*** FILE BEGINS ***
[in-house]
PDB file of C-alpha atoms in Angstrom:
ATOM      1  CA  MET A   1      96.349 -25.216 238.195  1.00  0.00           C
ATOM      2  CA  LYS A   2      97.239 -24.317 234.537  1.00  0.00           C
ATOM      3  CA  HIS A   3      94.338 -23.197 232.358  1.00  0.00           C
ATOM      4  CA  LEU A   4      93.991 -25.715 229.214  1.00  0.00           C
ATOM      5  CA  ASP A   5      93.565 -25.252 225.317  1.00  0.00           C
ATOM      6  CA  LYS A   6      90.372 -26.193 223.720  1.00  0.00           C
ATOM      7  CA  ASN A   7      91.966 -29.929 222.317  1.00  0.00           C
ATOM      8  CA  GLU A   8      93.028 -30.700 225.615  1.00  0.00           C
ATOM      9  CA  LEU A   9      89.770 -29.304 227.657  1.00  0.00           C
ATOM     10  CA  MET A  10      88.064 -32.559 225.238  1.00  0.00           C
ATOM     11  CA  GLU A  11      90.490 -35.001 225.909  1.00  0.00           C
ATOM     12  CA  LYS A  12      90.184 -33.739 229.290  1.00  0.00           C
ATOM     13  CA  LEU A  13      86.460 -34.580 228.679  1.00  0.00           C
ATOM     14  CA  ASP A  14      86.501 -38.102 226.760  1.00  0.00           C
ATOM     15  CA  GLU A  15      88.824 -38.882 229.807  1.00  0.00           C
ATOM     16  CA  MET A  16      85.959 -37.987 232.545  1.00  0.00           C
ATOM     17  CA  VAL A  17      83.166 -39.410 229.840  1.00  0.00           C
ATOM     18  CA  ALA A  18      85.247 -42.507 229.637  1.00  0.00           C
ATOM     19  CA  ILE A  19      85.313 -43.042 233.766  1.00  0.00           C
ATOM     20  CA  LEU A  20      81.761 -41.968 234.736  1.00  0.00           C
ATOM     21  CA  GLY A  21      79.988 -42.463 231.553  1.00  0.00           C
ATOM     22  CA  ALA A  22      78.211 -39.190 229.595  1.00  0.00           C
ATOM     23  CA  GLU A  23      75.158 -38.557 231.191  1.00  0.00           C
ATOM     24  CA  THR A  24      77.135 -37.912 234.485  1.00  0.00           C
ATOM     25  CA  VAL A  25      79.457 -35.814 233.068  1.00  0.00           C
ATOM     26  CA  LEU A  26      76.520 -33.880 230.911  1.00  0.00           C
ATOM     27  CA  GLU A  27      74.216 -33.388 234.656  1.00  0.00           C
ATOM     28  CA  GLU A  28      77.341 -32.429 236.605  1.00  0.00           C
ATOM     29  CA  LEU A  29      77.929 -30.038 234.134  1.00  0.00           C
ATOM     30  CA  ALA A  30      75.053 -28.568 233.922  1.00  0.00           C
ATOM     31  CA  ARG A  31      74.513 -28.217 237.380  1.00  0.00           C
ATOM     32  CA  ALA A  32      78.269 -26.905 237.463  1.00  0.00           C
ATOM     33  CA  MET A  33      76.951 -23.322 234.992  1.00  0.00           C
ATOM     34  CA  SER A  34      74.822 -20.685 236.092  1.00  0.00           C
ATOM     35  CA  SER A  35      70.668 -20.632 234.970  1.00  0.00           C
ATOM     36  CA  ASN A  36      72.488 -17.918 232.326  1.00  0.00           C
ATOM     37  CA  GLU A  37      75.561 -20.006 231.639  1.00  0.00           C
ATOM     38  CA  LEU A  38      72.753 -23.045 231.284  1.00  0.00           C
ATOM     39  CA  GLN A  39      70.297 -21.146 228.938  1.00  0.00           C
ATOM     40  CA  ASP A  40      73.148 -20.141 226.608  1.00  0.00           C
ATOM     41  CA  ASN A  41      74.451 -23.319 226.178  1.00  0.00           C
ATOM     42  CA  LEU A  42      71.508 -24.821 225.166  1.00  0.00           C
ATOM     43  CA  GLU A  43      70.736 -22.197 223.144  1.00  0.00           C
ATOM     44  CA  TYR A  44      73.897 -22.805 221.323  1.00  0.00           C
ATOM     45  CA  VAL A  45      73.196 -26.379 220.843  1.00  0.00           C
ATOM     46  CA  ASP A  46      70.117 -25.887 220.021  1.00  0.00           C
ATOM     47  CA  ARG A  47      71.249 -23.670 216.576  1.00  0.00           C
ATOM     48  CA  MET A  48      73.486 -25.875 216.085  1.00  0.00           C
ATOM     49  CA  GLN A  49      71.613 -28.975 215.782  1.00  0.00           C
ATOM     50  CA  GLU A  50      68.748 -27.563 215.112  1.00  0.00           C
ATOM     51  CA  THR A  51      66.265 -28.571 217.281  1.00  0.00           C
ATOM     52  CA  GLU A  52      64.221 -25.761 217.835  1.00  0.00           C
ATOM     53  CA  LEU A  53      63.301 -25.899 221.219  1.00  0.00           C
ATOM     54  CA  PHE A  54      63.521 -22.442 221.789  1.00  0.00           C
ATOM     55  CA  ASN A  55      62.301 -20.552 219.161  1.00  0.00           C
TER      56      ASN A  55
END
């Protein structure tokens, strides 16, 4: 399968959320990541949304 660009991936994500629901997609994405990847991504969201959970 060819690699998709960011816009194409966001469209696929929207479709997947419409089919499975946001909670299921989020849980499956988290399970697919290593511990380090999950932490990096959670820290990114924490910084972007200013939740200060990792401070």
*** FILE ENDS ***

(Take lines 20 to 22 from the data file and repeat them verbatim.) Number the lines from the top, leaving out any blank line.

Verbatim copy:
ATOM     18  CA  ALA A  18      85.247 -42.507 229.637  1.00  0.00           C
ATOM     19  CA  ILE A  19      85.313 -43.042 233.766  1.00  0.00           C
ATOM     20  CA  LEU A  20      81.761 -41.968 234.736  1.00  0.00           C